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Since its invention and popularization, the skateboard has become a standard item of equipment for young Americans. Today, with skateboarding as popular as it has ever been, the skateboard can be seen as an icon of youthful energy and adventurousness.
The skateboard was originally conceived as a means of surfing outside of water. In the late 1950s, Californian surfing enthusiasts, frustrated that the weather and waves were not always suitable for surfing, began nailing the bases of roller skates to the front and back ends of wooden planks. Unstable as they were, these boards allowed for "sidewalk surfing" along streets and down hills.
It was not long before the fad spread through the major metropolitan areas of the US. Nor was it long before challenges were added, such as curb-jumping and climbing banked surfaces: this was "street surfing." By the early 70s, bicycle manufacturers and toy companies were producing stable, unbreakable boards with more speedy and reliable urethane wheels on flexible mounts. Riders' abilities improved along with the equipment.
Skateboarding developed a set of standard maneuvers, such as the 180 and 360 (a half and a full rotation of the elevated front of the board while the grounded back spins in place) and the "Ollie," invented by Alan Ollie Gelfand, a leap into the air during which the board stays flush with the feet. The earliest preferred venues for freestyle skateboarding, namely empty swimming pools and construction sites featuring giant sewer pipes, were succeeded by specialized skateboarding parks, in which formal competitions could be held.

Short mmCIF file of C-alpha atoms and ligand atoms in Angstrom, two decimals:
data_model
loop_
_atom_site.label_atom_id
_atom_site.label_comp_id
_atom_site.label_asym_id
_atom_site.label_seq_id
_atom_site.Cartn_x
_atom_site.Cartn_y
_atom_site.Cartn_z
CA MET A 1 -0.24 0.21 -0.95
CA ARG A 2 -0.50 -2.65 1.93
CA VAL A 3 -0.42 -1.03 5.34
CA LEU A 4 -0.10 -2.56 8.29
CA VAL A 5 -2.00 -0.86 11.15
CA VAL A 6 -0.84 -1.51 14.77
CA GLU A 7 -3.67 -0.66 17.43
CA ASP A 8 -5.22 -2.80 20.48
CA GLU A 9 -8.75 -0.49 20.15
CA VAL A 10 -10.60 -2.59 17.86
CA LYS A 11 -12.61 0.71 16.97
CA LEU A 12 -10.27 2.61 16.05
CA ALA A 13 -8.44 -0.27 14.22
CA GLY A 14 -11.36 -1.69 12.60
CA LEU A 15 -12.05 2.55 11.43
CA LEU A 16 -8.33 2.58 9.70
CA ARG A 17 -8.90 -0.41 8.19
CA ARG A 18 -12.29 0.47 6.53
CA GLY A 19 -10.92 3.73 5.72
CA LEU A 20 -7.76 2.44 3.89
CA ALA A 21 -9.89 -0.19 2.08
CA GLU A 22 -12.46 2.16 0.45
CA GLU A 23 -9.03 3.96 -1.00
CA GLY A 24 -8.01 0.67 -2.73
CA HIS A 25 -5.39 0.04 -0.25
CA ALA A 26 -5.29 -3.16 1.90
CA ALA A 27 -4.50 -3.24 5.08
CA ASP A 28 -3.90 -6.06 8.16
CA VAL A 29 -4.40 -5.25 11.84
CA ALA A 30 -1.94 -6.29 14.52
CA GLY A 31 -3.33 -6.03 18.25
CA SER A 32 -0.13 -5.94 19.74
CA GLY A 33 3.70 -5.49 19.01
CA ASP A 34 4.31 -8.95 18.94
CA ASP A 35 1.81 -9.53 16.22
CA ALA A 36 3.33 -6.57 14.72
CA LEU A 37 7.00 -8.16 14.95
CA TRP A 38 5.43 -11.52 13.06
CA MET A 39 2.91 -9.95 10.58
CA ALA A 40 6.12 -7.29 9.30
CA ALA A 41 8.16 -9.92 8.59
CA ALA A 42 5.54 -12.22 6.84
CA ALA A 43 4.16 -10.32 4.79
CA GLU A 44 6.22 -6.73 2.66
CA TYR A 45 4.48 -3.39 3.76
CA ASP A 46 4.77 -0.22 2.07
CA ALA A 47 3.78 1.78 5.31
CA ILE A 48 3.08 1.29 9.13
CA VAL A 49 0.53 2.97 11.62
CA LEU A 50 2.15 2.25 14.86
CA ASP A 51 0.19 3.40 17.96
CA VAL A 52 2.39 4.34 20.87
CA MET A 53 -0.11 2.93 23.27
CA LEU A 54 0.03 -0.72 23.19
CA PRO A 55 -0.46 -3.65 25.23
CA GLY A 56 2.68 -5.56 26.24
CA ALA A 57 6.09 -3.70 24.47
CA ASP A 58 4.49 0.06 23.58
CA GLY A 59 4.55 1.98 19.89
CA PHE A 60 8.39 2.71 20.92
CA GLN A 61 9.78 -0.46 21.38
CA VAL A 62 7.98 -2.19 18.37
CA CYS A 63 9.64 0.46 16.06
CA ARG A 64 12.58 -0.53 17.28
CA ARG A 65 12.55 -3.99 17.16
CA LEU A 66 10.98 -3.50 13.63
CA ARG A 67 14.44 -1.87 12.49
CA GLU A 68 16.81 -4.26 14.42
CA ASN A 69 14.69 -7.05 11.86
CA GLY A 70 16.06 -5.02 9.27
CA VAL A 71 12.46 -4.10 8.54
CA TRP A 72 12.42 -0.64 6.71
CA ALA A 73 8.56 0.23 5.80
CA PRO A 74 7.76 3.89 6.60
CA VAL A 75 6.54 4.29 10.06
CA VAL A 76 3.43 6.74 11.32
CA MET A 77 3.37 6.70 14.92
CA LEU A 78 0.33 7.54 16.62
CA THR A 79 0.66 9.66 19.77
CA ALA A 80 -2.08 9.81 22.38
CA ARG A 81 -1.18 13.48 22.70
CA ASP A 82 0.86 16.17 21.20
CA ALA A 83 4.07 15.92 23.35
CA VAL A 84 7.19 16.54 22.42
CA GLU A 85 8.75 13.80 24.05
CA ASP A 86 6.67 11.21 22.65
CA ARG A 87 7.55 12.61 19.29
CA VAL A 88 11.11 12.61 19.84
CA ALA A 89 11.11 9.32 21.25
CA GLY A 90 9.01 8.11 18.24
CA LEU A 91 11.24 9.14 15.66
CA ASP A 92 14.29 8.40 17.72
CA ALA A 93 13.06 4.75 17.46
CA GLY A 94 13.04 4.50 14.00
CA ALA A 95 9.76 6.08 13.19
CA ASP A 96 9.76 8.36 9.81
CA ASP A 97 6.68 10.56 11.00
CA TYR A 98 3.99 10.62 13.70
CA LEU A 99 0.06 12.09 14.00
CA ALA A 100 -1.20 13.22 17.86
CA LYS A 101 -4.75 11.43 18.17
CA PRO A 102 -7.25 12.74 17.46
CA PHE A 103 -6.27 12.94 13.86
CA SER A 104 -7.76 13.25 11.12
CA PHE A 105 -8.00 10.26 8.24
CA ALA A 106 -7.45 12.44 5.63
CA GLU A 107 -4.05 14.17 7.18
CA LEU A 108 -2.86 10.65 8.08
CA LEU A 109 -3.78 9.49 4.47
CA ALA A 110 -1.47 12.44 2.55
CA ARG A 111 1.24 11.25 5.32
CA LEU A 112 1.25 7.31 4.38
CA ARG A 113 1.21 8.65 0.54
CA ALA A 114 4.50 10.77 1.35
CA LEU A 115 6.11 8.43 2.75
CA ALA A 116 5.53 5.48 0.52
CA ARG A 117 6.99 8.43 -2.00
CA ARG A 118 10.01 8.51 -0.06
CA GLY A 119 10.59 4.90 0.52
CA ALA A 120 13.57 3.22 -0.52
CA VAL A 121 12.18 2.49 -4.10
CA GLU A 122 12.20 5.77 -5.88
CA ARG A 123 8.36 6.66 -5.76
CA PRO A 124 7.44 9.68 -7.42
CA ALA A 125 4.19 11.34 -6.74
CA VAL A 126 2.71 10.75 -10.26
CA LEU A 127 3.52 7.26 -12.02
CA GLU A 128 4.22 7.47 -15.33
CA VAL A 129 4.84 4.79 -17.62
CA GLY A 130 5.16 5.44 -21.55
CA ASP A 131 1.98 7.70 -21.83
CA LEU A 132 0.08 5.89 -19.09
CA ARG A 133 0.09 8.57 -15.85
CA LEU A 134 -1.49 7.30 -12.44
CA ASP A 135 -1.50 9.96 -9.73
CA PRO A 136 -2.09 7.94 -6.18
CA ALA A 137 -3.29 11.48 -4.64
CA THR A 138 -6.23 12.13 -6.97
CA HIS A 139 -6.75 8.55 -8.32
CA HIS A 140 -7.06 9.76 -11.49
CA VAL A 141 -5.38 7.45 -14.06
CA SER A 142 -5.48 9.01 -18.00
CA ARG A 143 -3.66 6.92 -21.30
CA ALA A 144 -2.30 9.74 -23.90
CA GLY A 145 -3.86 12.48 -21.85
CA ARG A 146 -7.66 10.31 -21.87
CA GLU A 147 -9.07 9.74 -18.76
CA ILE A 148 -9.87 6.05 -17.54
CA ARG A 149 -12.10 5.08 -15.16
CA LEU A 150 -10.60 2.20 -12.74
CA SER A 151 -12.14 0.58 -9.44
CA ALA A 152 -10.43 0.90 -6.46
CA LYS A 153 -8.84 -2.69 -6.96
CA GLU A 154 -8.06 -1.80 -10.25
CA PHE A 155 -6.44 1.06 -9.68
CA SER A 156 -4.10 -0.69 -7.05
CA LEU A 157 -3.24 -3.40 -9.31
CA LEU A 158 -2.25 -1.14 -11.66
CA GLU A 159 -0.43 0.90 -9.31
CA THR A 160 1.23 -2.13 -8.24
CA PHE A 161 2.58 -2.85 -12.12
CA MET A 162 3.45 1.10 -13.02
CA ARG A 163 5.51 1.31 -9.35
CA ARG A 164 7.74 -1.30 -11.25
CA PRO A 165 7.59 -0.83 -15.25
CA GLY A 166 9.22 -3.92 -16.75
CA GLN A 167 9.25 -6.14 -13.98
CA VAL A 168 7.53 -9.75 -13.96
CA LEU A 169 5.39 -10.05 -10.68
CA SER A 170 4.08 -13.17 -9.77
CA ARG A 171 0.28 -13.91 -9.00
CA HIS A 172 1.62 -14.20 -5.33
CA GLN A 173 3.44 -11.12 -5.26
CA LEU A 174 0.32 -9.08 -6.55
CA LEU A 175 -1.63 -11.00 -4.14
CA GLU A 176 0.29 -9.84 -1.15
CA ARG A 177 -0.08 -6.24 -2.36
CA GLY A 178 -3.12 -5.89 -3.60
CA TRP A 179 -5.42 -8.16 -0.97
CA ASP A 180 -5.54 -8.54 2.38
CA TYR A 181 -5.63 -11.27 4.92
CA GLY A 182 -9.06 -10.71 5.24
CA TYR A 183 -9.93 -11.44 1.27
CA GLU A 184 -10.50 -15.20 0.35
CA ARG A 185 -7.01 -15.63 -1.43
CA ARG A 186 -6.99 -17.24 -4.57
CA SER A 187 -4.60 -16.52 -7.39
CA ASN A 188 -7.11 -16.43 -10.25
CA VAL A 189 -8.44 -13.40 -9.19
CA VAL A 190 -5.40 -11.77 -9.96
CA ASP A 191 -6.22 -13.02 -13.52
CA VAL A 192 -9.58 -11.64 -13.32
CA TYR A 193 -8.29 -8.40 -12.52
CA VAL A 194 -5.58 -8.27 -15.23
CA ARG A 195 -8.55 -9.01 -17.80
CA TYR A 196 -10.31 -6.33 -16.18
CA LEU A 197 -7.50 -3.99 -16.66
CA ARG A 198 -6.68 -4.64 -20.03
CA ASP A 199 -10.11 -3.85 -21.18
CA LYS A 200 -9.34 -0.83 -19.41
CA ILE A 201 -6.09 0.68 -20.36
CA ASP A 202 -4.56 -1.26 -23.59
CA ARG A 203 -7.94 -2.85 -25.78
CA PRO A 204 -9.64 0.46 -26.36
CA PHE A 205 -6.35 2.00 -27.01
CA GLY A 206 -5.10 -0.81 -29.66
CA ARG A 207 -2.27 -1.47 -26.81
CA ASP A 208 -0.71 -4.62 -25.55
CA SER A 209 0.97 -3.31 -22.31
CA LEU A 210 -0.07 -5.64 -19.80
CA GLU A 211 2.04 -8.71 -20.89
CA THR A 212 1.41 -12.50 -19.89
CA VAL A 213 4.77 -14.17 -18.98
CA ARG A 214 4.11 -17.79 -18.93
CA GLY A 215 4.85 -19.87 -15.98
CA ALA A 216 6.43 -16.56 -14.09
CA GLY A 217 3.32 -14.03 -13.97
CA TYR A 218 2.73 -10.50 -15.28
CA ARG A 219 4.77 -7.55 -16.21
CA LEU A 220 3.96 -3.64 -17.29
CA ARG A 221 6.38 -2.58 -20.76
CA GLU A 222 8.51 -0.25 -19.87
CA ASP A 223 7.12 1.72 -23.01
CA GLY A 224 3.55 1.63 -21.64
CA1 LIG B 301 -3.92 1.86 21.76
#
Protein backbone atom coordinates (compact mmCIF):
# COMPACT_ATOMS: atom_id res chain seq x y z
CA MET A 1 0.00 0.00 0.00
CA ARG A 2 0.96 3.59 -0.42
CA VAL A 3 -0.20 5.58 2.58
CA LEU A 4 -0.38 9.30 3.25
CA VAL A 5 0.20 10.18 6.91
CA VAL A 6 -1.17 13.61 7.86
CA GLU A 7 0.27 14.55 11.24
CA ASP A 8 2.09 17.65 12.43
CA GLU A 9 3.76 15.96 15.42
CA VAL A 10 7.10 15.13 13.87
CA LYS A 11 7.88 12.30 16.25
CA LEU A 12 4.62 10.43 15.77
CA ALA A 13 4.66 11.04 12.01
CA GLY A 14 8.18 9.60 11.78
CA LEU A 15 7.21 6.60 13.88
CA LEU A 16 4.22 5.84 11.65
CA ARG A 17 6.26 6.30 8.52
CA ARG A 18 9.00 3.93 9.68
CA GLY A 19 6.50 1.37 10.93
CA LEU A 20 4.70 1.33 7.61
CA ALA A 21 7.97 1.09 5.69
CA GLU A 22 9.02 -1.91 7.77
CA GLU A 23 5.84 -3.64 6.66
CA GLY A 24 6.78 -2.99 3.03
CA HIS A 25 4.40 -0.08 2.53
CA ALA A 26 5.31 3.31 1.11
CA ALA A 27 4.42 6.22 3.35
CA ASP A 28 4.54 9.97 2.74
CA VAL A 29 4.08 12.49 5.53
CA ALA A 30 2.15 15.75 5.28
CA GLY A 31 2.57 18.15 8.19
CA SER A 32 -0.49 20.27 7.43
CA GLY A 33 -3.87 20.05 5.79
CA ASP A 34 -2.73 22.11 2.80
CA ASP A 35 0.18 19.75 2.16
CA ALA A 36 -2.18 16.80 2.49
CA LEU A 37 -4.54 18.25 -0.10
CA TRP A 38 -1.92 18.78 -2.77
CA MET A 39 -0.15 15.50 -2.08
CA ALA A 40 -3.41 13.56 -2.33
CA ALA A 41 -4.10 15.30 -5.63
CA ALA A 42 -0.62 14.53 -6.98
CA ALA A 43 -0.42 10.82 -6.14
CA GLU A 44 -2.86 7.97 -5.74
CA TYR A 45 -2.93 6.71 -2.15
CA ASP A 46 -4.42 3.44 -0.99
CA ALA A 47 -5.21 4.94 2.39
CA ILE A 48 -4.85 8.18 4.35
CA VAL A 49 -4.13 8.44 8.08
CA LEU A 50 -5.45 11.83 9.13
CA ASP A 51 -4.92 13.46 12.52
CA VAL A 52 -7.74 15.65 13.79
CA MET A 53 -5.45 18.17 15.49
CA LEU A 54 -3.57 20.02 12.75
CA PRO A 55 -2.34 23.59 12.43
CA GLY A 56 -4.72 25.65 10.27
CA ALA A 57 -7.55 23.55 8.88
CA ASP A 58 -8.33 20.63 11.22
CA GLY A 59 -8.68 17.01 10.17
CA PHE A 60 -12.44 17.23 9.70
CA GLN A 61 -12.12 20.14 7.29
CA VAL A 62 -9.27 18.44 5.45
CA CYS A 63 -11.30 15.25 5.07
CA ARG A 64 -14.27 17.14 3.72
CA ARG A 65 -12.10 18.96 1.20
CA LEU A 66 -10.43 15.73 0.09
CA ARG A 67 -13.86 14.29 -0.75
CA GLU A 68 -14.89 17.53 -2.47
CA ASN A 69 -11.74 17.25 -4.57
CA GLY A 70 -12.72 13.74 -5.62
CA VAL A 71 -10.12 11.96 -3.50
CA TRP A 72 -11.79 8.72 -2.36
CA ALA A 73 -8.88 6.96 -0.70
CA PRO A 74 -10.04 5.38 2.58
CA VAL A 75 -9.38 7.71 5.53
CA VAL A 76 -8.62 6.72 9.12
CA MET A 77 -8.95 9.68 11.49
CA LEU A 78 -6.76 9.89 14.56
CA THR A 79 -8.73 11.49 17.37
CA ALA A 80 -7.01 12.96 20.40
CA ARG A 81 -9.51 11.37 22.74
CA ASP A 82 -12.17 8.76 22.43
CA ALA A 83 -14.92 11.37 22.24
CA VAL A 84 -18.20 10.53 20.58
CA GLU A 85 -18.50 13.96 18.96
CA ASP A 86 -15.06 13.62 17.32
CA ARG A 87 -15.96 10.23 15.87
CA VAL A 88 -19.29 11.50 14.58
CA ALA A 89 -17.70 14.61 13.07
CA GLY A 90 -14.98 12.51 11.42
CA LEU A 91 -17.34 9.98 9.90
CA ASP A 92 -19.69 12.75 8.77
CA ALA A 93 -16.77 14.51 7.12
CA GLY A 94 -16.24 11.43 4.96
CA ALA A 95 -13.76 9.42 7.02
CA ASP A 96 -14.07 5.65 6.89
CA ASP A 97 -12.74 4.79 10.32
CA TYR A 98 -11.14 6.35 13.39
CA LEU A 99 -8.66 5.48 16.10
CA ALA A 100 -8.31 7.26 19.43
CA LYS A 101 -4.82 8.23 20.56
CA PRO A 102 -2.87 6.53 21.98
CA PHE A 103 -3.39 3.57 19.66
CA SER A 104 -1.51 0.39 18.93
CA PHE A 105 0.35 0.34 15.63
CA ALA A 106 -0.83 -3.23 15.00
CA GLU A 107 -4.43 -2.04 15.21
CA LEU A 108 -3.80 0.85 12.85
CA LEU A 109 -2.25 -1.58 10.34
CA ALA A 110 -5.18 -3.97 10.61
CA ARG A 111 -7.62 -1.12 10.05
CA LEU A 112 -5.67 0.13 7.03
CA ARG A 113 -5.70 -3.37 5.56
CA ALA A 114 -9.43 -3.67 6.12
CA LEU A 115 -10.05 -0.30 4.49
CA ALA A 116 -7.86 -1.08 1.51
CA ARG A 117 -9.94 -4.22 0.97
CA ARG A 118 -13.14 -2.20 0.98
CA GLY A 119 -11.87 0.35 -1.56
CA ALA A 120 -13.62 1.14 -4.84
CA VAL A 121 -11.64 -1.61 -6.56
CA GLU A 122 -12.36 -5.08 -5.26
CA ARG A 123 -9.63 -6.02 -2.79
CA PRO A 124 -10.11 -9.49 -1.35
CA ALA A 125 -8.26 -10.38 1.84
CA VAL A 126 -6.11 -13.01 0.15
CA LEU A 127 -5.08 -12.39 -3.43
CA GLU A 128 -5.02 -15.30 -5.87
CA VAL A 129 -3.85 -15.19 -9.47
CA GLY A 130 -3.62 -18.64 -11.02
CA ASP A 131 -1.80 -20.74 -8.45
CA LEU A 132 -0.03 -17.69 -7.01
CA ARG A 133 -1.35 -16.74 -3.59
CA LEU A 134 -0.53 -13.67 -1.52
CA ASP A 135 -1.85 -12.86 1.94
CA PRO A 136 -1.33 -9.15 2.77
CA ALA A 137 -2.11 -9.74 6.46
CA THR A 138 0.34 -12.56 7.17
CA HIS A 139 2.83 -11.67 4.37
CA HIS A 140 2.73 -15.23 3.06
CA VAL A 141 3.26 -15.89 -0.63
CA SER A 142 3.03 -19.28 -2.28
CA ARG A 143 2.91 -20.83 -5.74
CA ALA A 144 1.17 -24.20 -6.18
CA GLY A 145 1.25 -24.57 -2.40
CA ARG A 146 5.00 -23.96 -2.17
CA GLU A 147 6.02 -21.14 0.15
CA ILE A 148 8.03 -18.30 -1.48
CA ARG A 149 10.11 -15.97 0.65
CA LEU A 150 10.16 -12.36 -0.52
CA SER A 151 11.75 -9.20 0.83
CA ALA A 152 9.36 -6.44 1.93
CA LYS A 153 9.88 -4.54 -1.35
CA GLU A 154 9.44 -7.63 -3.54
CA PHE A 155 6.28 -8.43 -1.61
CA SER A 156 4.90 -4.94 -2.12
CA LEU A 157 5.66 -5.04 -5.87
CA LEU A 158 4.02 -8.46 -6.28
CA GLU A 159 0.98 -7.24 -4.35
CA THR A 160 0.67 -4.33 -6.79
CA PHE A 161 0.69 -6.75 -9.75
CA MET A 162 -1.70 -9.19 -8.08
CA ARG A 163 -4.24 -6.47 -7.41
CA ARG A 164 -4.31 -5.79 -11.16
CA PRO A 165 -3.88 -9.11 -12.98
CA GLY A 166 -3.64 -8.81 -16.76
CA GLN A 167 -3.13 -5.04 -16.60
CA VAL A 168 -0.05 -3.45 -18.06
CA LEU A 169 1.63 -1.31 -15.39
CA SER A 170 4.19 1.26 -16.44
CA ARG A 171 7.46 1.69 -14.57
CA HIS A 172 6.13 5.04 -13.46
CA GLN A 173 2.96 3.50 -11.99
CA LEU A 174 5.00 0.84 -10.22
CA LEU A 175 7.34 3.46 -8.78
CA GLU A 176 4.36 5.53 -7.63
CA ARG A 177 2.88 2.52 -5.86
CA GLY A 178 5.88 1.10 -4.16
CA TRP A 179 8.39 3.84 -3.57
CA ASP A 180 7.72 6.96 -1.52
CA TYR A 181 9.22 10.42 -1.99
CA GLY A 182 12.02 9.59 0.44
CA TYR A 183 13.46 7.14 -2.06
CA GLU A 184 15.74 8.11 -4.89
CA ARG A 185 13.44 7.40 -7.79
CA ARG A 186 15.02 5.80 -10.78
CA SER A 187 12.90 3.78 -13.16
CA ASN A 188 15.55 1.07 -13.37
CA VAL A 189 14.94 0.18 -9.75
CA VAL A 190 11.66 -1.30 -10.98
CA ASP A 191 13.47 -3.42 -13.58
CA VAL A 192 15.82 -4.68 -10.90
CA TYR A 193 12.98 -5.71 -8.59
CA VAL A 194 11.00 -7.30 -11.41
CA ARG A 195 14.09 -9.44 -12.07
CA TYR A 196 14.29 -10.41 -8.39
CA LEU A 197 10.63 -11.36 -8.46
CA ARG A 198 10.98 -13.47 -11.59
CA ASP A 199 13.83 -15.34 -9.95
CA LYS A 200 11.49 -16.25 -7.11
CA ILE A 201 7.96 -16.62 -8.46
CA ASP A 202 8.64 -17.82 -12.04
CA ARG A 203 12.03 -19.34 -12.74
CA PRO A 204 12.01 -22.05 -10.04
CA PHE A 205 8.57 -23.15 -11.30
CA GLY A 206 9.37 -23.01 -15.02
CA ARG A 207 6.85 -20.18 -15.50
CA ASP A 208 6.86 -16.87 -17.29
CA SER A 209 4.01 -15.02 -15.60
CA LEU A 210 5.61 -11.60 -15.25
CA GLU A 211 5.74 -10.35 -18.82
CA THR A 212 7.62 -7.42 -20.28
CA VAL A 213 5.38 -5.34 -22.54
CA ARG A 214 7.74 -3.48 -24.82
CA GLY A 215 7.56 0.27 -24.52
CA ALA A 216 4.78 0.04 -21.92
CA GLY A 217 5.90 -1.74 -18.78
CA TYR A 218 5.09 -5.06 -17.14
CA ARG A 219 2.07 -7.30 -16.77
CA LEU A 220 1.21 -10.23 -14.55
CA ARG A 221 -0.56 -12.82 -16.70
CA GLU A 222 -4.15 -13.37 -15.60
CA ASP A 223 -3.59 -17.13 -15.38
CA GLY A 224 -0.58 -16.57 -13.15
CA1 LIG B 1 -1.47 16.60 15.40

After suffering lapses in popularity at the end of the 70s and 80s, skateboarding has recently made a comeback as both a pastime and a sport, thanks in part to the popularity of its kindred sport of snowboarding. At the moment, skateboarding is the nation's sixth largest participant sport, and is likely to remain a centerpiece of American youth culture.